Gestation 

Each sloth species has a different gestation time. Typically, each sloth species only has one young at a time. The gestation period of the brown-throated three-toed sloth is around 150 days. The gestation span of a Hoffman’s two-toed sloth is 11.5 months. The gestation period of Linnaeus’ two-toed sloth is six months. Regardless of species, all sloths give birth upside down under the canopy of a tree.

Baby Sloths  

Sloths give birth under the tree canopy. Their newborns are born with claws. The sloth’s solitary youngster sticks to its mother until it is able to feed alone. This stage lasts five months for Hoffman’s two-toed sloths. Baby sloths cling to their mothers’ abdomens until they are strong enough to hang upside down on their own, which takes around three weeks after birth. 

For two years, Hoffman’s two-toed sloth newborns stay with their mothers. Male pale-throated three-toed sloths do not actively participate in the lives of their partners or children. This means that juvenile sloths acquire their dietary habits, survival strategies, and overall behavioral tendencies from their mothers.

Adulthood 

The female sloth reaches maturity before the male sloth. Male Hoffman’s two-toed sloths attain adulthood between the ages of 4 and 5 years, while females achieve maturity at 3.5 years. Mature Hoffman’s two-toed sloths weigh 9 to 19 pounds, measure 21 to 29 inches in length. A mature brown-throated three-toed sloth weighs 8 to 9 pounds, measures 20 to 21 inches long, and has a 1.5 to 2-inch tail. Linnaeus’ two-toed sloths reach maturity between the ages of three and five years.

What Factors Impact The Sloth Lifespan

A baby Sloth.
Sloths are threatened by habitat loss, electrocution on power lines, and predation.

©Dave Gingrich / Flickr

Sloths play an important role in tropical rainforest ecosystems. They benefit the ecosystem by devouring tree leaves, which let sunlight into the jungle. They also fertilize trees by defecating at their roots. However, there are several factors that threaten the lifespan of the sloth in the wild.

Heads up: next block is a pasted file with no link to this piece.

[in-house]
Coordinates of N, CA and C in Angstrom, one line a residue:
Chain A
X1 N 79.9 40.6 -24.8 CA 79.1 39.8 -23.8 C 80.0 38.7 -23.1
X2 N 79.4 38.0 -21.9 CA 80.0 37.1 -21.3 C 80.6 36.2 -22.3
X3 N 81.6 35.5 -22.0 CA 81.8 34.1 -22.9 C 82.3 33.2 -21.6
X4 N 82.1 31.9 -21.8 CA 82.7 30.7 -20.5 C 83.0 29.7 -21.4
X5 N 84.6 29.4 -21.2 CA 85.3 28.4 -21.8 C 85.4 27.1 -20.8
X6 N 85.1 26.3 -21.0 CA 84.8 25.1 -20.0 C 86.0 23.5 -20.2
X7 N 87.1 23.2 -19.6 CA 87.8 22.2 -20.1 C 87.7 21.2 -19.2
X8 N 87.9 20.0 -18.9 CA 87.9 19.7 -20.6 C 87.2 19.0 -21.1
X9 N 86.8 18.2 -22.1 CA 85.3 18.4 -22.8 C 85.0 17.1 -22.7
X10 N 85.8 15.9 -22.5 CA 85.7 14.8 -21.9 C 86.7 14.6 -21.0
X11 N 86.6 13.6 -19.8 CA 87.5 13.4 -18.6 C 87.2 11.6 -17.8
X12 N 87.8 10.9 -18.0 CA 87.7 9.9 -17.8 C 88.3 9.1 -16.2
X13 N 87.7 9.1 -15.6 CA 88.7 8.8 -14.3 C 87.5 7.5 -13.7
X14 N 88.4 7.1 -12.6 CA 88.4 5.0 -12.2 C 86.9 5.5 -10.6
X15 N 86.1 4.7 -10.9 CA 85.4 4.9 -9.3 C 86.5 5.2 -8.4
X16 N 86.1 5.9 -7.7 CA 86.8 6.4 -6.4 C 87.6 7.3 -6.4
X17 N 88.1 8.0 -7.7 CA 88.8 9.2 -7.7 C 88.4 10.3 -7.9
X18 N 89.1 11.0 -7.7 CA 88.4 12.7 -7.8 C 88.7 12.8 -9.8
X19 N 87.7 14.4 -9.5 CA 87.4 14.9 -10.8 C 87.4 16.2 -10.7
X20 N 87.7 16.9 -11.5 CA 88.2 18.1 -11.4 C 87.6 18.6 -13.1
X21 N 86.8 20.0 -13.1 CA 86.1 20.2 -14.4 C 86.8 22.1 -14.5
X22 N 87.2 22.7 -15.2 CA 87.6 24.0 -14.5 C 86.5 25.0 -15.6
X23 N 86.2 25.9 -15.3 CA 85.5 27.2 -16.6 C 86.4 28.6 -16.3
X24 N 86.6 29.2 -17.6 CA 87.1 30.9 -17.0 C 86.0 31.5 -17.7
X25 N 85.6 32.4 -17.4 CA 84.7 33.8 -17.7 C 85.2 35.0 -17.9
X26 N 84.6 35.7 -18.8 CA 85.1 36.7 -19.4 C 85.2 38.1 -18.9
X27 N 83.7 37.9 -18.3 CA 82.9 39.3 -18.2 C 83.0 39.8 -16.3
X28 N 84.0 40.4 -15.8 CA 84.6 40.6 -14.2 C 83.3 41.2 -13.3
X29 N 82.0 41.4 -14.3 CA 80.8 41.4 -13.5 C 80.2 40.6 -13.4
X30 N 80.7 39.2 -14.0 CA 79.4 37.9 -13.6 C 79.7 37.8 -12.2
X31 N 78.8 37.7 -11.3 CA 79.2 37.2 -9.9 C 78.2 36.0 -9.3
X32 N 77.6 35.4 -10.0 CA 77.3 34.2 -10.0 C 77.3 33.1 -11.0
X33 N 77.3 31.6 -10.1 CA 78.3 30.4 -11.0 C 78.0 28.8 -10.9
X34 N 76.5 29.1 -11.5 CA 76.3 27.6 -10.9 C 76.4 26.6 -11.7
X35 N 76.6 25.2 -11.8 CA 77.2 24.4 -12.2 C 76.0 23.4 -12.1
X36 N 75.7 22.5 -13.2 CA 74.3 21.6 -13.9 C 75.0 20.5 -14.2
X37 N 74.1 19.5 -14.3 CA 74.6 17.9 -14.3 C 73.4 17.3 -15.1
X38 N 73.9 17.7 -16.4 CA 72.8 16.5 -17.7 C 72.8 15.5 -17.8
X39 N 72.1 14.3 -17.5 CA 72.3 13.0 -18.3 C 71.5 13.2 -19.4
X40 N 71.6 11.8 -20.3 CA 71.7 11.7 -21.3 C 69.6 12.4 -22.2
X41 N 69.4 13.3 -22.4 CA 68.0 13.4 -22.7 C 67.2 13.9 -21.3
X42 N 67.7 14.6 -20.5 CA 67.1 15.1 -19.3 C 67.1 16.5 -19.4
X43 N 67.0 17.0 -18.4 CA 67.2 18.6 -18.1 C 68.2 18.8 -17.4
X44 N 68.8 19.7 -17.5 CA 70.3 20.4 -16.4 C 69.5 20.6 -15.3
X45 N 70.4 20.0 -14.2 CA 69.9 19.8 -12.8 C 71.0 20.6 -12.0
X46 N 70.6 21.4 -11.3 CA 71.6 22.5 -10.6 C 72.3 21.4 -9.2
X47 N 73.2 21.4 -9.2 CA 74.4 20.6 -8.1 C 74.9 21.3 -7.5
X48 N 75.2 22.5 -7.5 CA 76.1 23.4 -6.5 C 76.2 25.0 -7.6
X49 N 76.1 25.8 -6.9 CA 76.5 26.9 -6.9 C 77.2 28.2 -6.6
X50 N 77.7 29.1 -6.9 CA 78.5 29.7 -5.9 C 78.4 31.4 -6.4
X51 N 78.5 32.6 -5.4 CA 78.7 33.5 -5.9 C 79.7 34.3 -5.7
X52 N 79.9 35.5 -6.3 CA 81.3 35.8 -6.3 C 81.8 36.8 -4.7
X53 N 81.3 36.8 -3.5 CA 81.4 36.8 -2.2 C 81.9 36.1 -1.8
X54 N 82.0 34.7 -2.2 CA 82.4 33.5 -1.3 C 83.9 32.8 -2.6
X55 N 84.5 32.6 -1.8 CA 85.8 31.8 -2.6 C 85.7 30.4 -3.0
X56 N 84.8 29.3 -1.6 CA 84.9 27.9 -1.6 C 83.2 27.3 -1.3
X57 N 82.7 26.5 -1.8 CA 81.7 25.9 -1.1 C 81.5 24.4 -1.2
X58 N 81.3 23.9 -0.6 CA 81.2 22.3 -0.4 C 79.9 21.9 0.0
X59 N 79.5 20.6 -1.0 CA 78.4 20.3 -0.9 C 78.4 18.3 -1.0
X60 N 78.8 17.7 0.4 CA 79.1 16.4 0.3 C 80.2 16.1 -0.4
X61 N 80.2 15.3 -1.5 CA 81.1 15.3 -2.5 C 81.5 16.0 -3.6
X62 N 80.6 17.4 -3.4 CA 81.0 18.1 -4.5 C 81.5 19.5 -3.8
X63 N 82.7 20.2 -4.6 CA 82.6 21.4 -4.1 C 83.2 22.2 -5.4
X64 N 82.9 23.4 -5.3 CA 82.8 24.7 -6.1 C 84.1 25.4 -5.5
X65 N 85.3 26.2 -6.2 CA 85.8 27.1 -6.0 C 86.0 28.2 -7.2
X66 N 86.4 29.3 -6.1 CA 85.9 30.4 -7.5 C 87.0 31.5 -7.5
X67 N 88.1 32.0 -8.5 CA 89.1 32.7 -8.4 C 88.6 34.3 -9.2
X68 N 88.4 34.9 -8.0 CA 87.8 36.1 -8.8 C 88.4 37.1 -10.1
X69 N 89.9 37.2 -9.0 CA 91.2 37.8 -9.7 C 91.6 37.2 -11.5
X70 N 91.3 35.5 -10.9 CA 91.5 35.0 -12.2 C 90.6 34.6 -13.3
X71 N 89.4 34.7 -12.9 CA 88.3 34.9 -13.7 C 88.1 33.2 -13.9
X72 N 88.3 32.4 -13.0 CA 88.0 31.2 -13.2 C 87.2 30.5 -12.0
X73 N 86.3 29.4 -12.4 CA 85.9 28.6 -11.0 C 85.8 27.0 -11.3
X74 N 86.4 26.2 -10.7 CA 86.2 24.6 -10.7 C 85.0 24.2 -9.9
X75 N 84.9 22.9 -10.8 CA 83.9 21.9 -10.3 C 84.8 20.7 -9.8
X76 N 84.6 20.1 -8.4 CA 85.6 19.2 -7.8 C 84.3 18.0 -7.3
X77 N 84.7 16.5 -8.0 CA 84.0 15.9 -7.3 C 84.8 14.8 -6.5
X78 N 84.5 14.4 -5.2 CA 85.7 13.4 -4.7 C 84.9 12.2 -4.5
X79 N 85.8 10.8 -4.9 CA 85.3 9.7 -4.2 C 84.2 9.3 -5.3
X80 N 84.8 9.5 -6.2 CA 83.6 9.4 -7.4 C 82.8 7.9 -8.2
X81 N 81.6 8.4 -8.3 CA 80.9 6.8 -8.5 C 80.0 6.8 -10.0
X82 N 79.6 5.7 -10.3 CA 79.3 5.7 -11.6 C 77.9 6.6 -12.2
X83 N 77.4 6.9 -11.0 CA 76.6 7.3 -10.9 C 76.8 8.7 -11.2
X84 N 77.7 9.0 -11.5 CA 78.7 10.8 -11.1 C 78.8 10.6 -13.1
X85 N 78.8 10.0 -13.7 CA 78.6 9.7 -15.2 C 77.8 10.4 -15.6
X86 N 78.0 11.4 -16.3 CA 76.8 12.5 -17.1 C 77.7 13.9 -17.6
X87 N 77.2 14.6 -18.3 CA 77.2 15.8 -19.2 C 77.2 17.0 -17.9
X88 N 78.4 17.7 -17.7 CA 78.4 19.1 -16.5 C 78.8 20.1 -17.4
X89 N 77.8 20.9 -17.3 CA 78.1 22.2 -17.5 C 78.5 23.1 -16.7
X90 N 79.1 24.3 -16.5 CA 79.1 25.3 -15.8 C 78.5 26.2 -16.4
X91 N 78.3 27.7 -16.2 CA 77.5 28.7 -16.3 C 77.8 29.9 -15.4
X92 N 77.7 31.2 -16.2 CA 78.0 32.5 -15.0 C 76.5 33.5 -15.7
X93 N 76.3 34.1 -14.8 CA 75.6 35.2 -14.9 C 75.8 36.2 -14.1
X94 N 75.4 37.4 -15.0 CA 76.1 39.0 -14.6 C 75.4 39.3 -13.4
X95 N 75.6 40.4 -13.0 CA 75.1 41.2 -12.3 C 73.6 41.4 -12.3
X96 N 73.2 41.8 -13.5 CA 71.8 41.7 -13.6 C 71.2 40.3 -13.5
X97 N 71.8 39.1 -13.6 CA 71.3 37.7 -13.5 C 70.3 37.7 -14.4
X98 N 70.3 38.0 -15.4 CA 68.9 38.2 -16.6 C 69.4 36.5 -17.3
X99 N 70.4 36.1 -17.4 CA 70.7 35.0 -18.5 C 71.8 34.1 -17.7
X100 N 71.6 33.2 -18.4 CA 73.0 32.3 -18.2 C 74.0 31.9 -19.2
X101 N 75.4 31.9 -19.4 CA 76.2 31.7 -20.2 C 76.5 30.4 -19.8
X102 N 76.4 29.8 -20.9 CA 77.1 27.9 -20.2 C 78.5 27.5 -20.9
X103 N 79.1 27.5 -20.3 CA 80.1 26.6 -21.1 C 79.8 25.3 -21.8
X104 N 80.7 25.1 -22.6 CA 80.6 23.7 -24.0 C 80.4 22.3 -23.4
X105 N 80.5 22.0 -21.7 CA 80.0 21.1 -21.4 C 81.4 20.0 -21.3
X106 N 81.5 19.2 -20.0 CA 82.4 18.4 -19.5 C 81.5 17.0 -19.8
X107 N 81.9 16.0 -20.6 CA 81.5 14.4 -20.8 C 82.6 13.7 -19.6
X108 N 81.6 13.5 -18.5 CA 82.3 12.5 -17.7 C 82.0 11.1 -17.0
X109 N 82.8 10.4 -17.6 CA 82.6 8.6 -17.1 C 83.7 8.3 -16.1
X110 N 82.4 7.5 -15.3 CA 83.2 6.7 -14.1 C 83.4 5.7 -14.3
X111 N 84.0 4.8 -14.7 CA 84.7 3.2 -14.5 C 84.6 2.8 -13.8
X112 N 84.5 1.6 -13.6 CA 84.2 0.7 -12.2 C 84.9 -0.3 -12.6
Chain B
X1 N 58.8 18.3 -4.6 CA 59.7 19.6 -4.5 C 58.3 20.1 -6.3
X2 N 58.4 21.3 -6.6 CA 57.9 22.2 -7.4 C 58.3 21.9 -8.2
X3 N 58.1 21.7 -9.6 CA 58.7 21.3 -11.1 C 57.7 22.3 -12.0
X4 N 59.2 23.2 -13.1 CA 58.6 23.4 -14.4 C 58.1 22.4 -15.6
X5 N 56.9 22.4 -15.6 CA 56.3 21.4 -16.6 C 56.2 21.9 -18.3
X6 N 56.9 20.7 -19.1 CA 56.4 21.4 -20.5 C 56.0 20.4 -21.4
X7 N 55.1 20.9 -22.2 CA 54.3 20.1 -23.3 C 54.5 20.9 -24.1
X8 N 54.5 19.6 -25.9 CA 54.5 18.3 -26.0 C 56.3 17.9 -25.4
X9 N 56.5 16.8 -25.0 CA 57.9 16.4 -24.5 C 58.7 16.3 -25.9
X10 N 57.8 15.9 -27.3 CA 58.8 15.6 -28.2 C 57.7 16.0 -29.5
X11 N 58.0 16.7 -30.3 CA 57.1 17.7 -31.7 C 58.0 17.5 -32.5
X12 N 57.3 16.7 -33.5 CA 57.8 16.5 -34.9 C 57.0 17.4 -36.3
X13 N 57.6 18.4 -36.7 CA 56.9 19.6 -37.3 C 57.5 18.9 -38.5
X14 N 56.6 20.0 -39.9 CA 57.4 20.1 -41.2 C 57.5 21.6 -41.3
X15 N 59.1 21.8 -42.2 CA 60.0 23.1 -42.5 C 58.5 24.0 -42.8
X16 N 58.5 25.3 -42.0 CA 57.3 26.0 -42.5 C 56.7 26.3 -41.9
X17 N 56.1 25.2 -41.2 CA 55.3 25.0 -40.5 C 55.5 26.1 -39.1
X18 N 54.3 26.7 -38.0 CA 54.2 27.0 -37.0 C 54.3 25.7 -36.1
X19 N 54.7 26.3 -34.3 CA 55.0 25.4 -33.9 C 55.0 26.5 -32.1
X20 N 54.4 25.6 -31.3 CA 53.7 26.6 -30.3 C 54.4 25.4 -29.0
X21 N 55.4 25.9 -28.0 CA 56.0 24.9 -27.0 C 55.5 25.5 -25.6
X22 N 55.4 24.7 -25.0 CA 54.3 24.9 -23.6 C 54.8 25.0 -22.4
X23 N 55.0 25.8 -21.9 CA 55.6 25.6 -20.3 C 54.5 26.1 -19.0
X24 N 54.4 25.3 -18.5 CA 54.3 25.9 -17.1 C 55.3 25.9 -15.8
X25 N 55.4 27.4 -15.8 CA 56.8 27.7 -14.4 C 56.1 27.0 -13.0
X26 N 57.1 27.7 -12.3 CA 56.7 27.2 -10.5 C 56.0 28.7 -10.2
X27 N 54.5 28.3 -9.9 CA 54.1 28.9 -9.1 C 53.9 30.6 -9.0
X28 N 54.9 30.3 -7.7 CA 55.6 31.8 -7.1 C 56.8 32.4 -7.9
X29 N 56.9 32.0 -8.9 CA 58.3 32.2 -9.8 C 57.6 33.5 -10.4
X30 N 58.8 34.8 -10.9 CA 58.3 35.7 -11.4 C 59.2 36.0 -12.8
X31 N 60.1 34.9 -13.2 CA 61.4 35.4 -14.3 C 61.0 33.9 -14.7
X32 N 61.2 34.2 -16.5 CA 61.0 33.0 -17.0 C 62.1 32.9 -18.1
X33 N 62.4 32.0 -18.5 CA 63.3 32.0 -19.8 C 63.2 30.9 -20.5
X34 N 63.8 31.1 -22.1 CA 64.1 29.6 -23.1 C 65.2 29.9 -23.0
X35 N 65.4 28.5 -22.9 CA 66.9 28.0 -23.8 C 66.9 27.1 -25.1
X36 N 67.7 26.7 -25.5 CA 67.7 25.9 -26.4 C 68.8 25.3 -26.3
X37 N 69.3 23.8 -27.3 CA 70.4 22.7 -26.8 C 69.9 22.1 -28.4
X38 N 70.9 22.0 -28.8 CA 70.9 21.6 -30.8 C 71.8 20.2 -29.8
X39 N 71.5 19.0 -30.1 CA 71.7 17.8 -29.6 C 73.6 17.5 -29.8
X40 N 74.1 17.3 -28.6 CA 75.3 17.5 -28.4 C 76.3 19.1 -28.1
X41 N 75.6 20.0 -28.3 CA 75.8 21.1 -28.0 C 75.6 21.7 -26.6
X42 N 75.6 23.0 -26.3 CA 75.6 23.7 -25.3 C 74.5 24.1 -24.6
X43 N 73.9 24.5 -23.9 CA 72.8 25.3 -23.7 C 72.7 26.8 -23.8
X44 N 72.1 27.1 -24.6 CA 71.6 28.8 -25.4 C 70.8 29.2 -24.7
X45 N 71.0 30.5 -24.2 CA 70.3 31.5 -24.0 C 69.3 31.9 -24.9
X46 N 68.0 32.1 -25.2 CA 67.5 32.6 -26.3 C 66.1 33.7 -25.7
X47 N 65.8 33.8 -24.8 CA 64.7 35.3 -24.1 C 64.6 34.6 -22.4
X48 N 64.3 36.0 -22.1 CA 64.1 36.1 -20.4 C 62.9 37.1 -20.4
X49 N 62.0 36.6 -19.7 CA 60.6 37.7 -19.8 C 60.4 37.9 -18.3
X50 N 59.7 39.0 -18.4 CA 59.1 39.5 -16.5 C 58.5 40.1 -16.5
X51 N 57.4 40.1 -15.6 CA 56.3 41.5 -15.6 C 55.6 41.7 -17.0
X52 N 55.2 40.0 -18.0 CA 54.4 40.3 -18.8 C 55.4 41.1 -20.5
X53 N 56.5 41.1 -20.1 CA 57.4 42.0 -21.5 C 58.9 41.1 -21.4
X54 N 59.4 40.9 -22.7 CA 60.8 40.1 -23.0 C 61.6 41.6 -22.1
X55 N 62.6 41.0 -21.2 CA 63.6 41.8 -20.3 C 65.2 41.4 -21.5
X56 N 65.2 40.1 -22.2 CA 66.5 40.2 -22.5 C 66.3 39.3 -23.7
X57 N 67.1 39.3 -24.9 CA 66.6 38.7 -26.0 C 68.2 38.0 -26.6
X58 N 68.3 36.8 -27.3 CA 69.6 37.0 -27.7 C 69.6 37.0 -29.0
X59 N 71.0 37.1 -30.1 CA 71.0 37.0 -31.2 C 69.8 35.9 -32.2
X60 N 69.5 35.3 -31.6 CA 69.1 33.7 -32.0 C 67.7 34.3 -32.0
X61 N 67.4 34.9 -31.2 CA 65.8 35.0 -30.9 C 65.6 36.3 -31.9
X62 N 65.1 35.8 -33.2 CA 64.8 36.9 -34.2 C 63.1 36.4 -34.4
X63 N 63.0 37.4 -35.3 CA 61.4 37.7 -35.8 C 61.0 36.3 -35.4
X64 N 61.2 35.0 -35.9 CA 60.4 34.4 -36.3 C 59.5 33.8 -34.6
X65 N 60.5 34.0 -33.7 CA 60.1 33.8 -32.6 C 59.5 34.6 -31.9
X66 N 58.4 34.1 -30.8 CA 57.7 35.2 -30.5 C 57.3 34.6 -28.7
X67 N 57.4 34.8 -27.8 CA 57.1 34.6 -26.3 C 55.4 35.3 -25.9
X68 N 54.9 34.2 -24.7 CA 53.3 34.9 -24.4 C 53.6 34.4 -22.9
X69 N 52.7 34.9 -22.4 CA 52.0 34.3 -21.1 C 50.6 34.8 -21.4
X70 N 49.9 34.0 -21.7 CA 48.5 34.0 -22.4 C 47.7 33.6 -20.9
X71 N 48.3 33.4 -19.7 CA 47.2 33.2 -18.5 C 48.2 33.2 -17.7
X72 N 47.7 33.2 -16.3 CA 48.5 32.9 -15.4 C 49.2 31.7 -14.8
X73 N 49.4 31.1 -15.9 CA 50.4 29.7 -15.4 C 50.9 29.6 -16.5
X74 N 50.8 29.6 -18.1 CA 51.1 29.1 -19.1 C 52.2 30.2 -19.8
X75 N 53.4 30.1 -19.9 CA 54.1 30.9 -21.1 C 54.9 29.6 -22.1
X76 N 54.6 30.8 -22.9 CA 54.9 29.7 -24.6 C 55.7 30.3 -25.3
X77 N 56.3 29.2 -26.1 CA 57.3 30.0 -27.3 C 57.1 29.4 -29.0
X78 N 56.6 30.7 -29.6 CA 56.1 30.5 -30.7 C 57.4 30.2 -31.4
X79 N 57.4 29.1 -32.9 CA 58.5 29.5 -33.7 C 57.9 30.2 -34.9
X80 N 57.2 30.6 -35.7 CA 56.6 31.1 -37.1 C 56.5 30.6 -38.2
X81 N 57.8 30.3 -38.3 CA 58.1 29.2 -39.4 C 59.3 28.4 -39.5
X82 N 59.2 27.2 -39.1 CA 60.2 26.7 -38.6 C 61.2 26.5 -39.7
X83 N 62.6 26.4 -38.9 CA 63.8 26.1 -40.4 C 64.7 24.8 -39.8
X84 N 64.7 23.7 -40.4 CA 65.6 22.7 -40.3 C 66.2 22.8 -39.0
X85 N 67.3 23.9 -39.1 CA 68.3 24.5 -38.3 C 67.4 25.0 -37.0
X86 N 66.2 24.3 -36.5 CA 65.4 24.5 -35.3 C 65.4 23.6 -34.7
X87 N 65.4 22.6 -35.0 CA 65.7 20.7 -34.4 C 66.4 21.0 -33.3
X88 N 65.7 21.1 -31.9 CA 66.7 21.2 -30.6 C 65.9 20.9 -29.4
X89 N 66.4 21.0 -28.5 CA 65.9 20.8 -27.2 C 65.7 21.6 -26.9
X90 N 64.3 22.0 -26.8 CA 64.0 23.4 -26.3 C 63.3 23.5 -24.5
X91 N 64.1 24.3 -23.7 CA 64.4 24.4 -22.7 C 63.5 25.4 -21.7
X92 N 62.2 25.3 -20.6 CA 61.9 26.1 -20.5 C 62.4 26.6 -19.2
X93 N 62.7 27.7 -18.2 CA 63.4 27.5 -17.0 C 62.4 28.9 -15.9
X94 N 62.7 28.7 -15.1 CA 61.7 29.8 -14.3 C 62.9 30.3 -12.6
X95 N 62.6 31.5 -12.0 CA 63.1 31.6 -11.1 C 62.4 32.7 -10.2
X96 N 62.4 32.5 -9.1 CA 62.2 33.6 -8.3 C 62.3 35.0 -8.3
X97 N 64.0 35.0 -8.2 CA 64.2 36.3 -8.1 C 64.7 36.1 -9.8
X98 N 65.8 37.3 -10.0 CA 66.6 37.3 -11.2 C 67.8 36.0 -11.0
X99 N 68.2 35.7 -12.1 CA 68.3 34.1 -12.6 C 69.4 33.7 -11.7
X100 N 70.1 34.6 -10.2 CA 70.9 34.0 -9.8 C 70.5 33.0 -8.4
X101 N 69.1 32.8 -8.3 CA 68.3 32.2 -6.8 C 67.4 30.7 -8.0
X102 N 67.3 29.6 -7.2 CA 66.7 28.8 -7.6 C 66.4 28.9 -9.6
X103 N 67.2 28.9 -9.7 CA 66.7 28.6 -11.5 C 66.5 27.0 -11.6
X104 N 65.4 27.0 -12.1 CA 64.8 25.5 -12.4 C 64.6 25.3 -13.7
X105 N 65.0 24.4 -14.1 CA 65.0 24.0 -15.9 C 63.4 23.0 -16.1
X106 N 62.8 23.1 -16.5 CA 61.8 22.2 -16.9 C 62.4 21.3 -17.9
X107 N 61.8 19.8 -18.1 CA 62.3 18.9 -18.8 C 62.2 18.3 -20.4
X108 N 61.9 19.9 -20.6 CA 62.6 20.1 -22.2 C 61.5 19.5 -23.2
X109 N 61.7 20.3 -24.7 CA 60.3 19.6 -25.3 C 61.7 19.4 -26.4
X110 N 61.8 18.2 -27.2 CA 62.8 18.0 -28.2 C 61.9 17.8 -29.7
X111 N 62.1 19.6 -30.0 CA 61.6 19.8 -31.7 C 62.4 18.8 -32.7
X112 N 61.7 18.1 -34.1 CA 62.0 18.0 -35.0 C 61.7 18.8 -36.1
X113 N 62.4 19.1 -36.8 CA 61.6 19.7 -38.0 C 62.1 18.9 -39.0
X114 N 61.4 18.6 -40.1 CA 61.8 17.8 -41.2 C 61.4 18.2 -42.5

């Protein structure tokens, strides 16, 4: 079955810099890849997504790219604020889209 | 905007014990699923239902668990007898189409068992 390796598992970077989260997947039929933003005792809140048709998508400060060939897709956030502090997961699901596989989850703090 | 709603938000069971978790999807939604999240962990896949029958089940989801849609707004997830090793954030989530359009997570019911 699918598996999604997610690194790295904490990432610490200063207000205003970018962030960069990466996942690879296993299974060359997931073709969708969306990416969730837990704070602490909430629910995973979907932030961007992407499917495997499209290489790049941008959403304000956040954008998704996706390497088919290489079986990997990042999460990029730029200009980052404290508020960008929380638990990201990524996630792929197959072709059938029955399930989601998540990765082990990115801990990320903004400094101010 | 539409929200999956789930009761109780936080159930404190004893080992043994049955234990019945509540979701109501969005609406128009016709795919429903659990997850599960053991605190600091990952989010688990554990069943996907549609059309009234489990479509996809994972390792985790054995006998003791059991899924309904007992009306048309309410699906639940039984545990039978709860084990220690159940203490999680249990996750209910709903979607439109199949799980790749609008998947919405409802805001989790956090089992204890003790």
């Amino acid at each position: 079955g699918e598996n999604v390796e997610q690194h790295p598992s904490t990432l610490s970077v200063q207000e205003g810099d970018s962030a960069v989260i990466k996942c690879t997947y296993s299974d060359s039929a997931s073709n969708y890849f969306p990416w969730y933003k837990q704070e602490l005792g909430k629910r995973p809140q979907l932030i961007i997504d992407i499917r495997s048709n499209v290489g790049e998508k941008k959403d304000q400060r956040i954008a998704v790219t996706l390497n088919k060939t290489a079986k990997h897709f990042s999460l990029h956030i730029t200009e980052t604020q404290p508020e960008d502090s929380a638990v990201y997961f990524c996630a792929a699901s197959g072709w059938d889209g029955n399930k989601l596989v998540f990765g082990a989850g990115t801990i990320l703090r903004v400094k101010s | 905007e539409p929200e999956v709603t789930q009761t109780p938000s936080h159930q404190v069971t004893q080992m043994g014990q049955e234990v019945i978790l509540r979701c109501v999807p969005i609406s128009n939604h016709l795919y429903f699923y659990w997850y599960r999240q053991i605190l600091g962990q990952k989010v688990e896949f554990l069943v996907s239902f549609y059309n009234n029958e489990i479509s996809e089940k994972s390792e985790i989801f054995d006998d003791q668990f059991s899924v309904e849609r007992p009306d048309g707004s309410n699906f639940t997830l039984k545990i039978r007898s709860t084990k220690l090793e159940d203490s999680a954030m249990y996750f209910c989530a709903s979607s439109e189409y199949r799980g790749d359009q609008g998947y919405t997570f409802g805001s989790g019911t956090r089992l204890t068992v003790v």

These factors include:

  • Habitat loss: The number one danger for many wild sloth populations is habitat loss. Because sloths are physiologically incapable of traversing large gaps between trees, they rely on a continuous rainforest canopy for existence. As people expand farther into the rainforest, more trees are chopped down and the forest is divided, making sloths vulnerable.
  • Electrocution on power lines: According to the Sloth Conservation Foundation, every year, more than 3000 wildlife electrocutions occur in Costa Rica. The majority of electrocuted animals are sloths and the survival rate is only 25% after electrocution.
  • Predation: Sloths have a variety of predators that prey upon them. Some of their biggest threats include harpy eagles and jaguars.


The Featured Image

Interesting animals – sloth
Sloths have poor hearing and rely on their sense of smell and touch to find food.
© Janossy Gergely/Shutterstock.com

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About the Author

Volia Nikaci is a freelance copywriter and content editor with a passion and expertise in content creation, branding, and marketing. She has a background in Broadcast Journalism & Political Science from CUNY Brooklyn College. When she's not writing she loves traveling, perusing used book stores, and hanging out with her other half.